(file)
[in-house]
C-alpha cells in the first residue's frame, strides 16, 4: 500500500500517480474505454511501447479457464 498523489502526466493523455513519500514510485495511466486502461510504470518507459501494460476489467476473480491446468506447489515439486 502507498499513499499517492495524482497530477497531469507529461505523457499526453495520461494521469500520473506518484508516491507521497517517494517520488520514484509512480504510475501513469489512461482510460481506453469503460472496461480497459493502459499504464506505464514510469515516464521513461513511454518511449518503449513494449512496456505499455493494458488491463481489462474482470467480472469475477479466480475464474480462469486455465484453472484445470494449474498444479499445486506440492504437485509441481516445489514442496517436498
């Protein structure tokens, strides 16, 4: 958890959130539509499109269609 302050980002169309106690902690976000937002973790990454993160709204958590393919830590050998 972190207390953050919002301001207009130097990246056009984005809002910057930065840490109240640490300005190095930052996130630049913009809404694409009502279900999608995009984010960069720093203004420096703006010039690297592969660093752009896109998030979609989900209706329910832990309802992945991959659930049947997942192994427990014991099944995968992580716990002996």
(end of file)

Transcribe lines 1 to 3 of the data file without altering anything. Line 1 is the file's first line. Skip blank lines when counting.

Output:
[in-house]
C-alpha cells in the first residue's frame, strides 16, 4: 500500500500517480474505454511501447479457464 498523489502526466493523455513519500514510485495511466486502461510504470518507459501494460476489467476473480491446468506447489515439486 502507498499513499499517492495524482497530477497531469507529461505523457499526453495520461494521469500520473506518484508516491507521497517517494517520488520514484509512480504510475501513469489512461482510460481506453469503460472496461480497459493502459499504464506505464514510469515516464521513461513511454518511449518503449513494449512496456505499455493494458488491463481489462474482470467480472469475477479466480475464474480462469486455465484453472484445470494449474498444479499445486506440492504437485509441481516445489514442496517436498
């Protein structure tokens, strides 16, 4: 958890959130539509499109269609 302050980002169309106690902690976000937002973790990454993160709204958590393919830590050998 972190207390953050919002301001207009130097990246056009984005809002910057930065840490109240640490300005190095930052996130630049913009809404694409009502279900999608995009984010960069720093203004420096703006010039690297592969660093752009896109998030979609989900209706329910832990309802992945991959659930049947997942192994427990014991099944995968992580716990002996």